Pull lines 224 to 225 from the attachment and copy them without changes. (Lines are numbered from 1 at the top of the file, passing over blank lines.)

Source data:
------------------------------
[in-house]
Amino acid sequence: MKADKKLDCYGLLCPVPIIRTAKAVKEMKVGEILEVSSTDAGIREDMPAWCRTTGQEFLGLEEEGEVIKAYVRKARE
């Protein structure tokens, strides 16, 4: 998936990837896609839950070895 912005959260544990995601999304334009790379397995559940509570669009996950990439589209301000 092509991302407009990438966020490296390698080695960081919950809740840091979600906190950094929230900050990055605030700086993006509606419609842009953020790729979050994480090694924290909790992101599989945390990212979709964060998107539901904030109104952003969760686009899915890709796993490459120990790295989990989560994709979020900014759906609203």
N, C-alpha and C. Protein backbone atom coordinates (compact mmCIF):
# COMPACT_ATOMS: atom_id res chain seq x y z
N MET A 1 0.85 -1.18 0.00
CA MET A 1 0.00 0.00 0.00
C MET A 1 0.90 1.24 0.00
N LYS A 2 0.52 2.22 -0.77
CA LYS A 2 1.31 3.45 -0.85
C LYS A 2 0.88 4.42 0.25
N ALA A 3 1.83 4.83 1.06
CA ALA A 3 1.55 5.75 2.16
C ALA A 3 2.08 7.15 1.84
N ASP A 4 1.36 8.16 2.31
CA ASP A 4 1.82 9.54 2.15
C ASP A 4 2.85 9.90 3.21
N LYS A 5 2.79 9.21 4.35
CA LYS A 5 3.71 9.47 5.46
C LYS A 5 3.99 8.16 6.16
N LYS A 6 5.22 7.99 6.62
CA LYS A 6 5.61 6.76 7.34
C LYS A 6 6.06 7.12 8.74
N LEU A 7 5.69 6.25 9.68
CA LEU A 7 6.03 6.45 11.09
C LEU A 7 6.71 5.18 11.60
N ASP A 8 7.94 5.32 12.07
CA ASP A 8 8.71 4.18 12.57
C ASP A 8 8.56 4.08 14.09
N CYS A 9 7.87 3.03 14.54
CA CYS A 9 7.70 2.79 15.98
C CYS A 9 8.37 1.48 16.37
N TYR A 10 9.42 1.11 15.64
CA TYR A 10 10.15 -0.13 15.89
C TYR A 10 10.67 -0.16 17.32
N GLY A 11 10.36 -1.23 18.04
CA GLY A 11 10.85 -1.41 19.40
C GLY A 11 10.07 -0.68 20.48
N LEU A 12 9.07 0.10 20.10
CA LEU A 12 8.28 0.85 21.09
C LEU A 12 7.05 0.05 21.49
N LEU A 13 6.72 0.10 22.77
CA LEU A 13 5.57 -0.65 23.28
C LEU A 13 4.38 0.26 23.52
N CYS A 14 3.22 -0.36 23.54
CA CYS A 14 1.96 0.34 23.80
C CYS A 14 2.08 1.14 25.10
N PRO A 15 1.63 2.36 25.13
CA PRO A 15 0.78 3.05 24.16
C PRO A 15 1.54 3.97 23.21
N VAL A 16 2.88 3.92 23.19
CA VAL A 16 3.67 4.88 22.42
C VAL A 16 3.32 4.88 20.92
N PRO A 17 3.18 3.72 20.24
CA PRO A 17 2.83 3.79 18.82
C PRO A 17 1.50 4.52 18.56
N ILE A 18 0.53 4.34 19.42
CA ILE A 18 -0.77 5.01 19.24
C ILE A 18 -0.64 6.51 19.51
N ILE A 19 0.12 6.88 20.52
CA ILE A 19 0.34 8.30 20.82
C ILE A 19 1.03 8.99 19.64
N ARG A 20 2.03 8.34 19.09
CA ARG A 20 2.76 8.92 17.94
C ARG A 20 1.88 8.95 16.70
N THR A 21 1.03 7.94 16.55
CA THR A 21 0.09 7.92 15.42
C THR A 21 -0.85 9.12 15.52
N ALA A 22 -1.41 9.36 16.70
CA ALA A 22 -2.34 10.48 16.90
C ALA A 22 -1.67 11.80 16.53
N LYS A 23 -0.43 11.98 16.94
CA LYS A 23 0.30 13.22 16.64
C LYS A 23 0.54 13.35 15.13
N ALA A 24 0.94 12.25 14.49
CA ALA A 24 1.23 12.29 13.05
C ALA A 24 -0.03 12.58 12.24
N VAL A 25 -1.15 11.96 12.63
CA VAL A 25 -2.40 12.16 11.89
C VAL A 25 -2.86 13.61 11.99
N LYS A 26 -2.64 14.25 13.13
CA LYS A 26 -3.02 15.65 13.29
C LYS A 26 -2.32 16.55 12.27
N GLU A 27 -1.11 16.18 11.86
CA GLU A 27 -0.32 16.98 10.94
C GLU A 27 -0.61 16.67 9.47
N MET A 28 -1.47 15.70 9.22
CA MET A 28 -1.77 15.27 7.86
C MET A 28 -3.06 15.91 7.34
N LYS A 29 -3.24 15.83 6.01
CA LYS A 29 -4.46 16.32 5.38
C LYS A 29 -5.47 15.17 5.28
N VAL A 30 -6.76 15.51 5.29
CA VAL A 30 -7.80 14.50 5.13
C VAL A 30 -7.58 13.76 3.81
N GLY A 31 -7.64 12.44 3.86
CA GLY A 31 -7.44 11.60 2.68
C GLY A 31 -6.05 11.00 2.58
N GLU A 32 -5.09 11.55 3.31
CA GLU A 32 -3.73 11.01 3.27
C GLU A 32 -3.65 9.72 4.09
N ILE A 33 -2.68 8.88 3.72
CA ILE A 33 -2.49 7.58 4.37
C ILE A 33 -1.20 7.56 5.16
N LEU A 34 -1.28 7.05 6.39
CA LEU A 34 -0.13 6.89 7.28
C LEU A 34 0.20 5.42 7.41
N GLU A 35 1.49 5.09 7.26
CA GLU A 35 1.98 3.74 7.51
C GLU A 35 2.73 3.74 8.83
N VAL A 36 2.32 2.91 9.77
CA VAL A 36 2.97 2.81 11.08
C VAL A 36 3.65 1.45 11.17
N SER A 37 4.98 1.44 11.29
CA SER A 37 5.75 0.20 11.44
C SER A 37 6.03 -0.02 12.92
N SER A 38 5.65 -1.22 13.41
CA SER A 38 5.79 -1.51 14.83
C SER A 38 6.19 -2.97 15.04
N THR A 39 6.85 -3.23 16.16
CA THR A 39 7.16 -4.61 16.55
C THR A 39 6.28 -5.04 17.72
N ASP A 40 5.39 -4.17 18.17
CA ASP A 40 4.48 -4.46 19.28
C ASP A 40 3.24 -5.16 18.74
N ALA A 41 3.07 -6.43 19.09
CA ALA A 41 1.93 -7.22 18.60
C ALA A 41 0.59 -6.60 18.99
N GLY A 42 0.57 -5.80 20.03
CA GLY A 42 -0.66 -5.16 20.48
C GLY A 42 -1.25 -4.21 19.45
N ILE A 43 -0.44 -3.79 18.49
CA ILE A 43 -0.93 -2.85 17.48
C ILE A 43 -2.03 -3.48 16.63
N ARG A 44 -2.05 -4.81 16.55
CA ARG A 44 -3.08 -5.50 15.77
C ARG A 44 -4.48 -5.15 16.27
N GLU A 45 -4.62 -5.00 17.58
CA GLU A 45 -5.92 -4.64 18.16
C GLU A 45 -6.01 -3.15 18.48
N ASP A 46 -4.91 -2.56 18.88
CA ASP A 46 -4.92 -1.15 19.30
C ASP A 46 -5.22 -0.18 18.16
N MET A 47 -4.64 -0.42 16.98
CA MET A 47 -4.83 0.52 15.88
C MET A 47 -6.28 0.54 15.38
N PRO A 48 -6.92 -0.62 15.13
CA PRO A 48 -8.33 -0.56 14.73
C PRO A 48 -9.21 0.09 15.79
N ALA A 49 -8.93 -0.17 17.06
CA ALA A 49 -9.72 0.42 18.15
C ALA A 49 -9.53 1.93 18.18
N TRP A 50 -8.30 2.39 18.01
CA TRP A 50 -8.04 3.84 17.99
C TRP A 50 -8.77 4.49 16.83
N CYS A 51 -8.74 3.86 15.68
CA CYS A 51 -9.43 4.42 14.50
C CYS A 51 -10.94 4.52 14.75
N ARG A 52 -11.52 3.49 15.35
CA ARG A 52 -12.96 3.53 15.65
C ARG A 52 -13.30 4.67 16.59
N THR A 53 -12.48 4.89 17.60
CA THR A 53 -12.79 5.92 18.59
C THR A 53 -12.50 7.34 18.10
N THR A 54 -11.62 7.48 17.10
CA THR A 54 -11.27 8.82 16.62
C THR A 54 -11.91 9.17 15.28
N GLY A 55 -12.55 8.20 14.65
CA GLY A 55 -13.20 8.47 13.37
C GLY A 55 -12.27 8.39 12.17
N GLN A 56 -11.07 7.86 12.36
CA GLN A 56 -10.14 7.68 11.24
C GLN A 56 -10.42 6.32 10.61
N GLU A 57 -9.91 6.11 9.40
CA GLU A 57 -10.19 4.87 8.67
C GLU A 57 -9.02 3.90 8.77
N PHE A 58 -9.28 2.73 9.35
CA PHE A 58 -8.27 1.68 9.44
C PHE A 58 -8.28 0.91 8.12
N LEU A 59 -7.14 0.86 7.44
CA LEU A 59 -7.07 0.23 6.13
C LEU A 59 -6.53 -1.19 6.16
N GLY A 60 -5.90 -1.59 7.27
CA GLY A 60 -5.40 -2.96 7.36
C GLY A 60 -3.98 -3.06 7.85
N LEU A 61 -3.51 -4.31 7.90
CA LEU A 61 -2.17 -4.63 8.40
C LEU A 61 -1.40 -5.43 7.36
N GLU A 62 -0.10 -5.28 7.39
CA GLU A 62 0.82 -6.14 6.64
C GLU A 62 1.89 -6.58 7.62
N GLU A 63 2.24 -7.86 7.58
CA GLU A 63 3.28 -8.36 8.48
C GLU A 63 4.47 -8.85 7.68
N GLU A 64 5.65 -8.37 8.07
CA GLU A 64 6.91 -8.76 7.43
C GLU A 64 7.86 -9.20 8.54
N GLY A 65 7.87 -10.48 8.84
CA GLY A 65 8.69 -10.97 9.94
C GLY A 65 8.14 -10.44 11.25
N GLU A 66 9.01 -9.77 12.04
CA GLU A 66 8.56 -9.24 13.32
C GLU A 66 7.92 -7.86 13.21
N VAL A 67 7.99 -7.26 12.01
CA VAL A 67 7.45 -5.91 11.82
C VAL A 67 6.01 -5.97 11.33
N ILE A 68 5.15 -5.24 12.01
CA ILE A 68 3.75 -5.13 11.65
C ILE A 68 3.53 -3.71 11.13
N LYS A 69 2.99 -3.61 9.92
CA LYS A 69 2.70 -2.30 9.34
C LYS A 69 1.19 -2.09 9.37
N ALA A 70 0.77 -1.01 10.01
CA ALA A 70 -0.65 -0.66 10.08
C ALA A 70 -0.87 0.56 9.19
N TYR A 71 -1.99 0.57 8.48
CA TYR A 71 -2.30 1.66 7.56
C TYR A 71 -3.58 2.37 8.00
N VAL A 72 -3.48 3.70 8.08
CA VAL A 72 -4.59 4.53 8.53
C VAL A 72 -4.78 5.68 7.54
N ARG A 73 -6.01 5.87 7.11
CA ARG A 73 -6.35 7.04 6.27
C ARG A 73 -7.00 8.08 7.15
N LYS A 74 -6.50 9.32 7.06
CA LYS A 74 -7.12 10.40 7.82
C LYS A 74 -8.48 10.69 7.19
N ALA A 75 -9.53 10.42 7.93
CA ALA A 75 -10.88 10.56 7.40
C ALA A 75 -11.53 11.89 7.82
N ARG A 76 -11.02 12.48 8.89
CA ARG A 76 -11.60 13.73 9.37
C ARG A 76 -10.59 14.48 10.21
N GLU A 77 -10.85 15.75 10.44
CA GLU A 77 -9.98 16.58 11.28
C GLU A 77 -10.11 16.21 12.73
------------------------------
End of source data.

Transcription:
C ARG A 73 -7.00 8.08 7.15
N LYS A 74 -6.50 9.32 7.06